Residents of Mayville had been under a “do not drink” order, as tests conducted in 2019 showed that two of their three village wells have been contaminated with a class of chemicals called PFAS, perfluoroalkyl substances, sometimes called “C8s.” According to Chautauqua County officials, the health risks of these chemicals was not clear to them in 2019.
While the PFAS issue has become more prominent in New York State in the last few years, when the municipal water supplies near chemical plants in Hoosick Falls and Newburgh were found to be contaminated, the serious harm to health has been known to science for more than 20 years.
PFAS are a large group of fluoride compounds, the best-known commercial name being Teflon, used in many other nonstick coatings, waterproof clothing, stain-resistant carpeting, fire-fighting foam and even some types of dental floss. It is in 95% of our bodies according to the Centers for Disease Control and Prevention and remains in them permanently.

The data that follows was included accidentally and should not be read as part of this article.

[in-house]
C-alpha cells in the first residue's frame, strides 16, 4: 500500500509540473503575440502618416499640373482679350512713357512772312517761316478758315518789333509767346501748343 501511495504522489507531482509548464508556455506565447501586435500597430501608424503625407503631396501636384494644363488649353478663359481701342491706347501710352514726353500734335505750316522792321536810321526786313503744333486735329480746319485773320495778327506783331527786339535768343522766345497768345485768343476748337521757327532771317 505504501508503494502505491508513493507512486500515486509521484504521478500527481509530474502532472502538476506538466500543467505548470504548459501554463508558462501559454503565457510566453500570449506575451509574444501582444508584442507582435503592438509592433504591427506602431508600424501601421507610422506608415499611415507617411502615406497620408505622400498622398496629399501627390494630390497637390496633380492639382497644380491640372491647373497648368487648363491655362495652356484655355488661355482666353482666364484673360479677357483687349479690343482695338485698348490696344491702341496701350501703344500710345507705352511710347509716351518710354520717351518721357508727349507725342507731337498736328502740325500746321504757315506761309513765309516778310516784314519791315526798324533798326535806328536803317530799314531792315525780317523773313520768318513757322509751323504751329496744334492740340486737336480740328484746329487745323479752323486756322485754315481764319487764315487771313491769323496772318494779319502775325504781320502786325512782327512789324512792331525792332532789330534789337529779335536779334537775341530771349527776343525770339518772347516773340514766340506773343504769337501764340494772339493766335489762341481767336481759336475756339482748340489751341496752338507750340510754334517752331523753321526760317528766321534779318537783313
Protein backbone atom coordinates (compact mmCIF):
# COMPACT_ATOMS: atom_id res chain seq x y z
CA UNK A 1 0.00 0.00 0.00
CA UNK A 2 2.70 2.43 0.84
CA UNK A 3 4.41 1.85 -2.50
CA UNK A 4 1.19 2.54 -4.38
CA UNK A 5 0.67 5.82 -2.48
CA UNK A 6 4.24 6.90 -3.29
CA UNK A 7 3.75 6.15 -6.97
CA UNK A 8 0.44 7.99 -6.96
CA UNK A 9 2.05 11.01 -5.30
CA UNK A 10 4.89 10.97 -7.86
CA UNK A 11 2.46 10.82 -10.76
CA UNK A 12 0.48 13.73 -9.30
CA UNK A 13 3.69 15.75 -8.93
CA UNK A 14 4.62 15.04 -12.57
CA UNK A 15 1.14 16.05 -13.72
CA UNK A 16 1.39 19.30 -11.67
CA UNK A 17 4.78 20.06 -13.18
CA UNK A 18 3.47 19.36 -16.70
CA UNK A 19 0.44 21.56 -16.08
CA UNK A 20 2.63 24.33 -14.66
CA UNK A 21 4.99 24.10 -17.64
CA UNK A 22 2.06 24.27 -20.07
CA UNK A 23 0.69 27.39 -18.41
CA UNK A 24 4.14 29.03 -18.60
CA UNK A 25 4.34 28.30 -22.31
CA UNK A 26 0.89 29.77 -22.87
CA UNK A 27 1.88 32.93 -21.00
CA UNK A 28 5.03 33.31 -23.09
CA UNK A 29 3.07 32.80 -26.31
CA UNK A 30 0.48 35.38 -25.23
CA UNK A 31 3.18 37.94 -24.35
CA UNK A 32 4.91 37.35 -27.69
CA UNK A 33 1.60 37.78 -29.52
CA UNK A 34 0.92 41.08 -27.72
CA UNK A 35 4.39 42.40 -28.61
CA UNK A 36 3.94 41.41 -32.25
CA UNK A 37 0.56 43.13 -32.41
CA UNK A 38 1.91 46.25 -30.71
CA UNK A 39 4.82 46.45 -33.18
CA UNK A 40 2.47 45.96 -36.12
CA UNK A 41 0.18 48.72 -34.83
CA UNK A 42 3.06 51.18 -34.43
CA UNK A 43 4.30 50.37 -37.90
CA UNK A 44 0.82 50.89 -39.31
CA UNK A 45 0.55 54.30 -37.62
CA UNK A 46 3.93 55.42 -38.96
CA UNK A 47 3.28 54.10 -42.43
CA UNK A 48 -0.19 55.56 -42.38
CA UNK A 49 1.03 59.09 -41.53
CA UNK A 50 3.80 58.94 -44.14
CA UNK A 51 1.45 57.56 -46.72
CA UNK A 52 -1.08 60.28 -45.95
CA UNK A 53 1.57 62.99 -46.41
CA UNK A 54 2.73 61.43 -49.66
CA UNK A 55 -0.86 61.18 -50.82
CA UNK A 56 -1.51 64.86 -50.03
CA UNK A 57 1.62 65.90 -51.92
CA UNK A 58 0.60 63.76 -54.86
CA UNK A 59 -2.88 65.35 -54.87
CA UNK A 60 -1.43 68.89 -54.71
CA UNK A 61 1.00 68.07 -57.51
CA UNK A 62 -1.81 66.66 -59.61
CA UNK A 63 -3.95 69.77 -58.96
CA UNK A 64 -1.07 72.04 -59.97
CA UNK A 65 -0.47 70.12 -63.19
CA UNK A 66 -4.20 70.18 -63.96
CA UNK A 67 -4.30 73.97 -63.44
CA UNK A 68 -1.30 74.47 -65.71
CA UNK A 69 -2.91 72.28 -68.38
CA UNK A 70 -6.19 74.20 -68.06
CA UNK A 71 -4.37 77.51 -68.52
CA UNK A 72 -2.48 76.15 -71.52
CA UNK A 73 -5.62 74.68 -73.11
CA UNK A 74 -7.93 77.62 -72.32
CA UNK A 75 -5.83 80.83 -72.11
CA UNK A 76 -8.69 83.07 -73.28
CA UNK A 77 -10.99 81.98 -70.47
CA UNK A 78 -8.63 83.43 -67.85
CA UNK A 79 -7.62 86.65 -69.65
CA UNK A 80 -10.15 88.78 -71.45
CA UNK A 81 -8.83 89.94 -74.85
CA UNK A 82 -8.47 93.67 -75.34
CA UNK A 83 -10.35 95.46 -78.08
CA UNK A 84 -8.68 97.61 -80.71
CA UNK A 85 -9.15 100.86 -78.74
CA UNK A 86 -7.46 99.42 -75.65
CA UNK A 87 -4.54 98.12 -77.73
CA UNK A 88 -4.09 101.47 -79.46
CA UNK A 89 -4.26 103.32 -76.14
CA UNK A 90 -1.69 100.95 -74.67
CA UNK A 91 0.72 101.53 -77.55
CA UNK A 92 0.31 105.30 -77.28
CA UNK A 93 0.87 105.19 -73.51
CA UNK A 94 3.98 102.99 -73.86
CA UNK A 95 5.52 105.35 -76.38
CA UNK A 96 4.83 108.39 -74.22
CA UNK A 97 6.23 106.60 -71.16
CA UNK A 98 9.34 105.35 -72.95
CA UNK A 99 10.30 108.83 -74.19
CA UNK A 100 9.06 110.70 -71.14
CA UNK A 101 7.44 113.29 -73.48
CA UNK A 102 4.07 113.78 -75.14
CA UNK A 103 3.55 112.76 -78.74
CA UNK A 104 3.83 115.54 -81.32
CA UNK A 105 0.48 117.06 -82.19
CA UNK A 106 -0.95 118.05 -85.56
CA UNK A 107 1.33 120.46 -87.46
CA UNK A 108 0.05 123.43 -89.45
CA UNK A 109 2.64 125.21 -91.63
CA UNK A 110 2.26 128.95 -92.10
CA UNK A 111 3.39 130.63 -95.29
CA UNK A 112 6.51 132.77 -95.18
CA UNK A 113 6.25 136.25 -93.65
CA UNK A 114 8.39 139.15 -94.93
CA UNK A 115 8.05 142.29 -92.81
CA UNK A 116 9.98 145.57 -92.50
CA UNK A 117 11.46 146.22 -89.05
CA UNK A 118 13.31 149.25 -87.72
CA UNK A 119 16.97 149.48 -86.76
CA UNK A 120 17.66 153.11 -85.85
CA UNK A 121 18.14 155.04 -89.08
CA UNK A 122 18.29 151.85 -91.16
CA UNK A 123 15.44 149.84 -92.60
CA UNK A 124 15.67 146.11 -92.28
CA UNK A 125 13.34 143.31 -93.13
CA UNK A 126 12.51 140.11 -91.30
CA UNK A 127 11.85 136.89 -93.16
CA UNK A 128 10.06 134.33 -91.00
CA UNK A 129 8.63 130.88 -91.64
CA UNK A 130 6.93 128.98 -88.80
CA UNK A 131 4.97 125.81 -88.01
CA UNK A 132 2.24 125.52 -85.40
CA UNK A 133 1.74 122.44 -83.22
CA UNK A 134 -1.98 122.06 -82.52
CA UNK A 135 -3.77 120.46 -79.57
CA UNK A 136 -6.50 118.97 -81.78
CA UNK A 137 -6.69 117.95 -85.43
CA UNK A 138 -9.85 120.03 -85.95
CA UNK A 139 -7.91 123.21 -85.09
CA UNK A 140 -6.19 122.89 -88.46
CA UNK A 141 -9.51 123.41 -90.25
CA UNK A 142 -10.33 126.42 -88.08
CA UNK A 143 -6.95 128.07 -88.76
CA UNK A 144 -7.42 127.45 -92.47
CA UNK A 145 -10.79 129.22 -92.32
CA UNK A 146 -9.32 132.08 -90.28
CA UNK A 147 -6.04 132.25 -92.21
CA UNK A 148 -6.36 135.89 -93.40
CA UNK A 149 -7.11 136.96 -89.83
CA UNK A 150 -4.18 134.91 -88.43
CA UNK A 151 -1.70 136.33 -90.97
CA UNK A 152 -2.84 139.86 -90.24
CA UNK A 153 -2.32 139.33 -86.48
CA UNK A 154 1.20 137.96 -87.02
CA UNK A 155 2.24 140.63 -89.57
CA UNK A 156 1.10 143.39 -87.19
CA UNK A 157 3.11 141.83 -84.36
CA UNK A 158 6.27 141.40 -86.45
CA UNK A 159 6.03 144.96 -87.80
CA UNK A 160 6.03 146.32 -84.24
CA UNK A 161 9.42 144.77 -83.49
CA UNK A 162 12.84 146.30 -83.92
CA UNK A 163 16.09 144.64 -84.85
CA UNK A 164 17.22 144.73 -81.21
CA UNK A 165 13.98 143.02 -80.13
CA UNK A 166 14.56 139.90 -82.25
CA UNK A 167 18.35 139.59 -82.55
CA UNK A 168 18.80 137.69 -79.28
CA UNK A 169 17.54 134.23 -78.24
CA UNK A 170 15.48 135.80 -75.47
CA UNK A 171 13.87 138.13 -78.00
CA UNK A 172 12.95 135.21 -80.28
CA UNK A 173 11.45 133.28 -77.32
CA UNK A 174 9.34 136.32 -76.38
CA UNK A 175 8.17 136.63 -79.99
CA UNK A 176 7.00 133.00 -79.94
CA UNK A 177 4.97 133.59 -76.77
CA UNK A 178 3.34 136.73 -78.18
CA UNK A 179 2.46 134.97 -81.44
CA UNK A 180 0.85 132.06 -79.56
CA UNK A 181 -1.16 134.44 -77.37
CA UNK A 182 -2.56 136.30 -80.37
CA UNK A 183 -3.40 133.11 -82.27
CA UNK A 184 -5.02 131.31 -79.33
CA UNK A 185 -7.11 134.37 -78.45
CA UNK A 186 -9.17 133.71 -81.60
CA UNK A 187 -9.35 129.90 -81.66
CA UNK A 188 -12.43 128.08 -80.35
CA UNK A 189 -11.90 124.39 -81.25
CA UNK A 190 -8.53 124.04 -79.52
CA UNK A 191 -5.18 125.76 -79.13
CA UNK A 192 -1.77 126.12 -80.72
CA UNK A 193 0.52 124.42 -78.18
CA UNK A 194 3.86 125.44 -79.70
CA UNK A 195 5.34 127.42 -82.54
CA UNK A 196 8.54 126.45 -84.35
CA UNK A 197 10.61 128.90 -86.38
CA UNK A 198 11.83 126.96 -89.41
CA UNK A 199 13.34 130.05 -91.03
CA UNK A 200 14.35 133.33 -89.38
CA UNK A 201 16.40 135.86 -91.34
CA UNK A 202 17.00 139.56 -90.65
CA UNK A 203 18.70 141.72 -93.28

In the 1990s an environmental attorney, Rob Bilott, was contacted by a dairy farmer in West Virginia whose cattle were dying from grotesque forms of organ damage. The local deer were also dying. All these animals drank from a stream receiving run-off from a DuPont chemical plant that manufactured PFOAs.
Searching Dow records, Bilott found that the company had evidence among its employees of testicular, pancreatic and liver cancer and thyroid illness among its employees and birth abnormalities in their children. The corporation ignored this evidence and continued dumping the chemicals in a landfill that leaked into the dairy farmer’s stream. (Numerous peer-reviewed medical studies have since confirmed PFAS involvement in these and other medical conditions.)
Eventually, Bilott’s work resulted in a $16.5 million settlement from Dupont to the environmental Protection Agency and several other successful legal decisions over PFAS in drinking water. Actor/ environmental activist Mark Ruffalo made a film, "Dark Waters," about these events.
New York State is beginning to respond to PFOS contamination; Gov. Andrew Cuomo signed bills this year banning its release during incineration of firefighting foam and its use in food containers such as pizza boxes with nonstick coatings. It’s urgent that the public be informed about these dangerous chemicals, that substitutes be found in manufacturing, and that all our drinking water is protected, with priority for rural communities and households that use wells.